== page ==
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Never Abandoned

Patrick's visit to the Joseph House provokes him to return to teaching changed.


Through baptism each child is inserted into a gathering of friends who never abandon him in life or in death because the companions are God’s family, which in itself bears the promise of eternity. - Pope Benedict XVI

“But Mr. Lambert, why doesn’t this exist in the real world?” For the past two years I have taught a high school course on Catholic Social Teaching and this question has haunted me on a daily basis. Facing the multifarious issues of our society, my students view the Church’s social teaching as yet another theoretical idea in the vast marketplace of ideologies which are all doomed to never exist in the real world. This latent concern of mine instantly disappeared the moment I walked into the Joseph House.


Joseph House is a community in Tallahassee started by Father Dustin Feddon that offers shelter, food, education, and most importantly friendship and community to men leaving prison. I found myself there because the parents of my friend Desa were visiting from Italy and he invited us for dinner to meet them and his friends who live at the Joseph House. So, after driving six hours to spend the week with friends in Miramar Beach, I instantly jumped on the opportunity to drive an extra two hours with some friends to spend the evening with Desa, his parents, and the guys at Joseph House.


While we were eating dinner together, one resident named Pre told us his story of ending up living at the Joseph House. After being incarcerated for twenty-two years, Pre found himself at Santa Rosa Correctional Institution: one of the worst of Florida’s prisons. He was distraught to spend the last period of his time in abject accommodations, cruelty, and loneliness. Sunlight began to break through those clouds when Pre’s cellmate said “The Pope is coming to visit today, don’t you want to go?” “The ‘Pope’? There’s no way that’s Father Dustin!” Pre thought to himself. Pre had befriended Father Dustin a few years before when visits from the chaplain were still not restricted due to Covid, and hadn’t seen him since. Just the possibility that “The Pope” visiting the prison might be Father Dustin filled Pre with a great hope that seemed almost too good to be true: “It’s hard to trust my own heart after all these years of people letting me down.” Yet, even considerably cautious, Pre said that he thought, “If that ‘Pope guy’ is Father Dustin, then I’m in this place (referring to the worst prison!) so that I can meet him again.” What a miracle to have this gaze on his life, to be certain despite all of the unfavorable circumstances that Someone always has him in mind.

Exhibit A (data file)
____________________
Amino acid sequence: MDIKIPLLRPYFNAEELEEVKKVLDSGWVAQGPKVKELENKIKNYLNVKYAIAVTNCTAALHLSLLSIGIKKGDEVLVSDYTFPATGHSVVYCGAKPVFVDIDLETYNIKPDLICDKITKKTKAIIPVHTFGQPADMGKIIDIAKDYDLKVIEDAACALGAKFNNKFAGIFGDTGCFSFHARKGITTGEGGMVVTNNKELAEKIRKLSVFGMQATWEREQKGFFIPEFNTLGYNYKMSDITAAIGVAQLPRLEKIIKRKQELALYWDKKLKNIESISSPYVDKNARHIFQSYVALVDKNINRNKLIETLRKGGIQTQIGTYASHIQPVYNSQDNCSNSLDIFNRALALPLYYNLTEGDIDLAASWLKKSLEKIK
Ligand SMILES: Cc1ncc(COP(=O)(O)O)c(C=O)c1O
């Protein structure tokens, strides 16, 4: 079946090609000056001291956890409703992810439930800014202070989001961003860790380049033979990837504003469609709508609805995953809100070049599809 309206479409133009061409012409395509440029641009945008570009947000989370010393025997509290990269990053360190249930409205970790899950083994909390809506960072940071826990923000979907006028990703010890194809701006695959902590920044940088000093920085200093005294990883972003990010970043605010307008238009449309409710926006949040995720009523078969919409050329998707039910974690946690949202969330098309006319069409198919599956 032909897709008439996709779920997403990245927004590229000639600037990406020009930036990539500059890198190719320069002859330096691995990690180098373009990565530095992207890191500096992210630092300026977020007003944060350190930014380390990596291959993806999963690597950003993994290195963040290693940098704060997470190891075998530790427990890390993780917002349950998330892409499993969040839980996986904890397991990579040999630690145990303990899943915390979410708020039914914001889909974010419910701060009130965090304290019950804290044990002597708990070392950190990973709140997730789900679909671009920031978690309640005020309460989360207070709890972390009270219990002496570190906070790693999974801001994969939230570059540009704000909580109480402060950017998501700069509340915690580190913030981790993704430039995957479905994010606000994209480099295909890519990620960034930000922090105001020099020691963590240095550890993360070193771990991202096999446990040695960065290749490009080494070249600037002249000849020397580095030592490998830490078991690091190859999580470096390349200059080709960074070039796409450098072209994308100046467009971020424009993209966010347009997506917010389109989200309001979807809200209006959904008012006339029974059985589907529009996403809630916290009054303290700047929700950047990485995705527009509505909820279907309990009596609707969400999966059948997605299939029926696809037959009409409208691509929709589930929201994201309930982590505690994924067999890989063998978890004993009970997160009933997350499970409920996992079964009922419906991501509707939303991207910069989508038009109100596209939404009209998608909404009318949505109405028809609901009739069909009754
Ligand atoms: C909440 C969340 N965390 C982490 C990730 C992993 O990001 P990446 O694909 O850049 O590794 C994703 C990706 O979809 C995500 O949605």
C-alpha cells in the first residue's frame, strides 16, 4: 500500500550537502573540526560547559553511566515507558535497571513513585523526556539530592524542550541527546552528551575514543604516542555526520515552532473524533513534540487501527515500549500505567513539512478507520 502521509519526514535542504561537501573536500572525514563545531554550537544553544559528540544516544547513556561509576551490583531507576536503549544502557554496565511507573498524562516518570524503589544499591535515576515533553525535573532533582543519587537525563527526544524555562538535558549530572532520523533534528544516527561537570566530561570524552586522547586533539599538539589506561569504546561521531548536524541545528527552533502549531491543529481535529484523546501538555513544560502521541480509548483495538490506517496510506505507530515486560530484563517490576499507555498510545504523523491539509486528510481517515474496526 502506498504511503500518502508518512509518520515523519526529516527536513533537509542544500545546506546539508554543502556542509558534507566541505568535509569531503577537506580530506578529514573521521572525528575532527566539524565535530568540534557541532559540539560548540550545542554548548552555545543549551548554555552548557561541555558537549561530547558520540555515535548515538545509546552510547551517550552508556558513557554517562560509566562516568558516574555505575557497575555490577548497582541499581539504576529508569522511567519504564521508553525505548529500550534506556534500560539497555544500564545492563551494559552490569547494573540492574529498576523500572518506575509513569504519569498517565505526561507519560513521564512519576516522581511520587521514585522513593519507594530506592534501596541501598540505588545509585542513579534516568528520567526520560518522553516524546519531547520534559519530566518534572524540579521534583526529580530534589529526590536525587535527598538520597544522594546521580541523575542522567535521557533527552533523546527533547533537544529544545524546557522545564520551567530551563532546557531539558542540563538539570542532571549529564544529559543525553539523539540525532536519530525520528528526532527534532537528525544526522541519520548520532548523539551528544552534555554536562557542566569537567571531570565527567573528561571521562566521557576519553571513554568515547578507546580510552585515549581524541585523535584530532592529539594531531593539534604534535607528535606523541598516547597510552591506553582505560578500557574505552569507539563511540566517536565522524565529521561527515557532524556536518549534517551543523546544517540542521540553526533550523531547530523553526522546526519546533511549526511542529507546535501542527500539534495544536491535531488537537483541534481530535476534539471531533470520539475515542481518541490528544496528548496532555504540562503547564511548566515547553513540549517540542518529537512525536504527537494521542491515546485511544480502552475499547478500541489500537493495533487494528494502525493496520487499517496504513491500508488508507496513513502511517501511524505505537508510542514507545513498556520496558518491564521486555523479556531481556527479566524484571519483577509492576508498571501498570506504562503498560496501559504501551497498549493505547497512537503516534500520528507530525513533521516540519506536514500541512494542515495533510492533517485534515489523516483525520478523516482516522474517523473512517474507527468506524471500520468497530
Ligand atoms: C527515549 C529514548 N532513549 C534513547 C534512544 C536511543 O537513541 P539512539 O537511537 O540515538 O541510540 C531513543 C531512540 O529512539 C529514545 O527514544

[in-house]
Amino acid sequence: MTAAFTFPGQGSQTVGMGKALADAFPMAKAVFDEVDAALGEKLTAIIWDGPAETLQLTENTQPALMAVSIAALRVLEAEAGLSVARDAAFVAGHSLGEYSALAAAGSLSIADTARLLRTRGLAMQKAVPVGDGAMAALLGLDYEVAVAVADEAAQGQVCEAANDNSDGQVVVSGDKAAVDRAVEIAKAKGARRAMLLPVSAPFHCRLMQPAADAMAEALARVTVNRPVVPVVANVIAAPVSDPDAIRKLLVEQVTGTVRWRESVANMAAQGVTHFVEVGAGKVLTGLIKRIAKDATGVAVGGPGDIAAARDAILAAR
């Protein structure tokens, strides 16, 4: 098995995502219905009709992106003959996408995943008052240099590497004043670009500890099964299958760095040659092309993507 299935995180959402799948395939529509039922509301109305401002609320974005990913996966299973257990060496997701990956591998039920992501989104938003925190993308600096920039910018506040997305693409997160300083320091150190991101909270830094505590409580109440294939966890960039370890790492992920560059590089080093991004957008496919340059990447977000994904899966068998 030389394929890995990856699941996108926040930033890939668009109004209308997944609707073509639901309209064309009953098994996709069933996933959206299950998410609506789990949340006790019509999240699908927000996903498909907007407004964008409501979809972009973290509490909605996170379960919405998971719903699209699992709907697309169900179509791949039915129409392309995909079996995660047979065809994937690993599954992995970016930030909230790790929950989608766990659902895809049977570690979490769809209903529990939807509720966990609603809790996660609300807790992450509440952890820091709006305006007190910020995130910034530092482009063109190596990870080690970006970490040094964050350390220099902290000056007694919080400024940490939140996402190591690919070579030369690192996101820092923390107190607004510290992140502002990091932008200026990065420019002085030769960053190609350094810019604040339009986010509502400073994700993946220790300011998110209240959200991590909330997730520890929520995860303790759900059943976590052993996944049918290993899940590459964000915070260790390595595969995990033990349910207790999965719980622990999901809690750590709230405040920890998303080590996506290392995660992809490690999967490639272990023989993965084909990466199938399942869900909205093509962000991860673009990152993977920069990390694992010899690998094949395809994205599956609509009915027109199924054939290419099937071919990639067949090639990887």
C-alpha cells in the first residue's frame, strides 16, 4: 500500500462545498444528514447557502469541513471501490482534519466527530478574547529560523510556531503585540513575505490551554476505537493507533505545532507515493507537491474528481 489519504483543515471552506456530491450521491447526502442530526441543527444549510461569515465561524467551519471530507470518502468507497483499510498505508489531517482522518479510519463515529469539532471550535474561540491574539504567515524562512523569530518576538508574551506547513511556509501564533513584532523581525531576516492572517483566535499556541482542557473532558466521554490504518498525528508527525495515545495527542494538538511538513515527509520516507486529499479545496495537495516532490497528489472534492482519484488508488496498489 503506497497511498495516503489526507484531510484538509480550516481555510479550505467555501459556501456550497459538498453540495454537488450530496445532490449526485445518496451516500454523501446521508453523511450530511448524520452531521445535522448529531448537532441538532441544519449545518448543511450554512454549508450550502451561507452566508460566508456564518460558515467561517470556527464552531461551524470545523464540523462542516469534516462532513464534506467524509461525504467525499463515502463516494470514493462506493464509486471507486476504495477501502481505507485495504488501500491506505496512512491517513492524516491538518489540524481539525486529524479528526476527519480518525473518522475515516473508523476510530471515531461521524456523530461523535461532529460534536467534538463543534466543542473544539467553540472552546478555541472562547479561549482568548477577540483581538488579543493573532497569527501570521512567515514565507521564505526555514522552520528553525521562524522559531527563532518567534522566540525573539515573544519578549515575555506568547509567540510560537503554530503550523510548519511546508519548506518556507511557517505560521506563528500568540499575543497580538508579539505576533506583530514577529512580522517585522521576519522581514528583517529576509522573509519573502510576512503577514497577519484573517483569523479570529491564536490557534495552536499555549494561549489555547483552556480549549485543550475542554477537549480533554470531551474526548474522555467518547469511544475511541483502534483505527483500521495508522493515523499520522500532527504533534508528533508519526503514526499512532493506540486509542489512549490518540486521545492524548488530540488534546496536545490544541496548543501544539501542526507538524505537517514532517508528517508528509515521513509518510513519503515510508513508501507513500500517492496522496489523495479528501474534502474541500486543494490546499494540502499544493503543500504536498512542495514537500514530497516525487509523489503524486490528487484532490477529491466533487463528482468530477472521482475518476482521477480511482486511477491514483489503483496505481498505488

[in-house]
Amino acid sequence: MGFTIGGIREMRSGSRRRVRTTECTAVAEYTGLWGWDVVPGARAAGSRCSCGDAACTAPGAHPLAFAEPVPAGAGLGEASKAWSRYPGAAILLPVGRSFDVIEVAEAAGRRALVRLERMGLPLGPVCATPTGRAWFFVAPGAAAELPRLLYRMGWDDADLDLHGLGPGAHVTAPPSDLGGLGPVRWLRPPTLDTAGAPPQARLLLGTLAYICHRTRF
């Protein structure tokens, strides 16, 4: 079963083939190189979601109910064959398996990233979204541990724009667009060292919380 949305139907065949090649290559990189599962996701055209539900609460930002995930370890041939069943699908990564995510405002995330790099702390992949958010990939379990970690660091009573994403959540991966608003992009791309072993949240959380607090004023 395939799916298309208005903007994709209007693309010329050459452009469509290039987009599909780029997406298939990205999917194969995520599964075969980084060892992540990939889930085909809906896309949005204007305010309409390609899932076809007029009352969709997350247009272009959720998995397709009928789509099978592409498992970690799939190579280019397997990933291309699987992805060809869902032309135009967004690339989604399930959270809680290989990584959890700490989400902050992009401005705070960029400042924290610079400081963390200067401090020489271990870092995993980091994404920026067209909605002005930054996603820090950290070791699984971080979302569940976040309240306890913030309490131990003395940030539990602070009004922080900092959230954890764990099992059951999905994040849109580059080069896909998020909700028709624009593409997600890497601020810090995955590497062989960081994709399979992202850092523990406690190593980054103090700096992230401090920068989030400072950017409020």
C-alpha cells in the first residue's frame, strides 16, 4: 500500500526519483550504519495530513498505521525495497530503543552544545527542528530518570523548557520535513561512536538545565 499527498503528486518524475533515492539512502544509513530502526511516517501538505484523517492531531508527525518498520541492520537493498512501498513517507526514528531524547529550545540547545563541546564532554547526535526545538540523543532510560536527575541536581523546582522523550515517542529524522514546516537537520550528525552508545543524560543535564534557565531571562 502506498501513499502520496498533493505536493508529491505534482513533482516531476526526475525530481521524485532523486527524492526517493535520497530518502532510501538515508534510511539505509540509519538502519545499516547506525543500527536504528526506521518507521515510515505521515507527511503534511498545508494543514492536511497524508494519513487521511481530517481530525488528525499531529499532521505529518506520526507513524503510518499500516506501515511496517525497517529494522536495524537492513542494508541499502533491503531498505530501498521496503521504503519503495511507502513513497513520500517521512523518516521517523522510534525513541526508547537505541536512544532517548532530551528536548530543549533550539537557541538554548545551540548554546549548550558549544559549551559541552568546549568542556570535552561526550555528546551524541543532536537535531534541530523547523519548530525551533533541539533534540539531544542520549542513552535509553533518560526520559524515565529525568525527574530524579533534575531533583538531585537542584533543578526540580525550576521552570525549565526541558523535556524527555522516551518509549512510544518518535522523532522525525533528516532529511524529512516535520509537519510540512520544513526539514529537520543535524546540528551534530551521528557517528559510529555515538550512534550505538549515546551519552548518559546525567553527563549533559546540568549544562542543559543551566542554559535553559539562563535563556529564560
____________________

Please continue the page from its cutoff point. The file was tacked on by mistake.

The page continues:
All the moderation he had tried holding over his heart was thrown away the second the steel door opened and he saw Father Dustin waiting for him in the meeting room. Pre shared that he was filled with a flurry of questions at the sight of Father Dustin, the first of which was whether or not he had finally realized his dream of opening a house for former inmates. Together, they celebrated the fact that Father Dustin had opened Joseph House, caught up on each other’s lives, and made plans for the future. Knowing that he would be able to see Father Dustin and to have somewhere to go when he got out of prison made his last six months in prison livable.


Amidst the thousands of superficial differences between Pre’s story and my own I couldn’t help but realize that in the end we have experienced the same thing. In the Church I’ve met a companionship bigger than the scope of anything I could’ve imagined or created for myself. I, too, find it hard to trust my heart and the depths of my desire, but my friends enter into that darkness in the same way “Pope” Dustin entered the dingy meeting room of that prison. It is with gratitude and wonder for this friendship, this friendship that also includes Pre, that I can go back to my high school students and say with certainty that this life proposed by Christ is not a utopia, but is actually the most real thing.


Patrick, Tampa, FL

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